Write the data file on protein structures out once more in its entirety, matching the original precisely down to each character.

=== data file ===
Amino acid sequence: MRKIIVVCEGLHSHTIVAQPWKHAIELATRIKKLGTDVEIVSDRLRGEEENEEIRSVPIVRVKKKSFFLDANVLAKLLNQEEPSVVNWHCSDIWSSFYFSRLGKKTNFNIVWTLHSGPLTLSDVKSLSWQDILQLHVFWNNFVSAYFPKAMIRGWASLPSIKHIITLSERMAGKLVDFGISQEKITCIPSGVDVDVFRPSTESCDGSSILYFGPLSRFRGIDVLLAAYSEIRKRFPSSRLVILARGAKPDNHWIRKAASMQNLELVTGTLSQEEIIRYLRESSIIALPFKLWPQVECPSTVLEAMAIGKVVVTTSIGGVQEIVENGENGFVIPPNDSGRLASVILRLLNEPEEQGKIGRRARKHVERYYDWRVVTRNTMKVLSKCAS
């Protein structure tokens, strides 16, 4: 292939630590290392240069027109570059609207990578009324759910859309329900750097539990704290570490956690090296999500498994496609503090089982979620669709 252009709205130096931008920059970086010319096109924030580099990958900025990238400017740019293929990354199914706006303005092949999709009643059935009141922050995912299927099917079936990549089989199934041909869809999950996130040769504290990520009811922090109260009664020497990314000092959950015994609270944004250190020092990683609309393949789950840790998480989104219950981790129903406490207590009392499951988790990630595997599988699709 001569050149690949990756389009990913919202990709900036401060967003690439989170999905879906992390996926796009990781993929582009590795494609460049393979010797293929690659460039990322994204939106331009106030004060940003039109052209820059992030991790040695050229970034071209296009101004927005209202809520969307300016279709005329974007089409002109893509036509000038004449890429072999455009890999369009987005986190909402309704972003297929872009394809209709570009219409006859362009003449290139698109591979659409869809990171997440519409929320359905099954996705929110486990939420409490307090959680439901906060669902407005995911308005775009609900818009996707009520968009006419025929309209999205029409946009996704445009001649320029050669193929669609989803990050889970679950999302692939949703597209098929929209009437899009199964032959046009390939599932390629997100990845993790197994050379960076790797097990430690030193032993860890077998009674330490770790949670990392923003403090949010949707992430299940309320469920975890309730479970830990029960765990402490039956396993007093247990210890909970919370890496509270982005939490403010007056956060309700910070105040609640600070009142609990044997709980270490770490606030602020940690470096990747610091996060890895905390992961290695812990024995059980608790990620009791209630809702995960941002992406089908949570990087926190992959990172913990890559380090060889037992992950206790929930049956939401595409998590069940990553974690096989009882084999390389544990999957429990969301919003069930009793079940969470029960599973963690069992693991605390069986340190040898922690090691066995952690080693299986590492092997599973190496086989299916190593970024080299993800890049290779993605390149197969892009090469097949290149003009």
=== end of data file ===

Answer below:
Amino acid sequence: MRKIIVVCEGLHSHTIVAQPWKHAIELATRIKKLGTDVEIVSDRLRGEEENEEIRSVPIVRVKKKSFFLDANVLAKLLNQEEPSVVNWHCSDIWSSFYFSRLGKKTNFNIVWTLHSGPLTLSDVKSLSWQDILQLHVFWNNFVSAYFPKAMIRGWASLPSIKHIITLSERMAGKLVDFGISQEKITCIPSGVDVDVFRPSTESCDGSSILYFGPLSRFRGIDVLLAAYSEIRKRFPSSRLVILARGAKPDNHWIRKAASMQNLELVTGTLSQEEIIRYLRESSIIALPFKLWPQVECPSTVLEAMAIGKVVVTTSIGGVQEIVENGENGFVIPPNDSGRLASVILRLLNEPEEQGKIGRRARKHVERYYDWRVVTRNTMKVLSKCAS
């Protein structure tokens, strides 16, 4: 292939630590290392240069027109570059609207990578009324759910859309329900750097539990704290570490956690090296999500498994496609503090089982979620669709 252009709205130096931008920059970086010319096109924030580099990958900025990238400017740019293929990354199914706006303005092949999709009643059935009141922050995912299927099917079936990549089989199934041909869809999950996130040769504290990520009811922090109260009664020497990314000092959950015994609270944004250190020092990683609309393949789950840790998480989104219950981790129903406490207590009392499951988790990630595997599988699709 001569050149690949990756389009990913919202990709900036401060967003690439989170999905879906992390996926796009990781993929582009590795494609460049393979010797293929690659460039990322994204939106331009106030004060940003039109052209820059992030991790040695050229970034071209296009101004927005209202809520969307300016279709005329974007089409002109893509036509000038004449890429072999455009890999369009987005986190909402309704972003297929872009394809209709570009219409006859362009003449290139698109591979659409869809990171997440519409929320359905099954996705929110486990939420409490307090959680439901906060669902407005995911308005775009609900818009996707009520968009006419025929309209999205029409946009996704445009001649320029050669193929669609989803990050889970679950999302692939949703597209098929929209009437899009199964032959046009390939599932390629997100990845993790197994050379960076790797097990430690030193032993860890077998009674330490770790949670990392923003403090949010949707992430299940309320469920975890309730479970830990029960765990402490039956396993007093247990210890909970919370890496509270982005939490403010007056956060309700910070105040609640600070009142609990044997709980270490770490606030602020940690470096990747610091996060890895905390992961290695812990024995059980608790990620009791209630809702995960941002992406089908949570990087926190992959990172913990890559380090060889037992992950206790929930049956939401595409998590069940990553974690096989009882084999390389544990999957429990969301919003069930009793079940969470029960599973963690069992693991605390069986340190040898922690090691066995952690080693299986590492092997599973190496086989299916190593970024080299993800890049290779993605390149197969892009090469097949290149003009």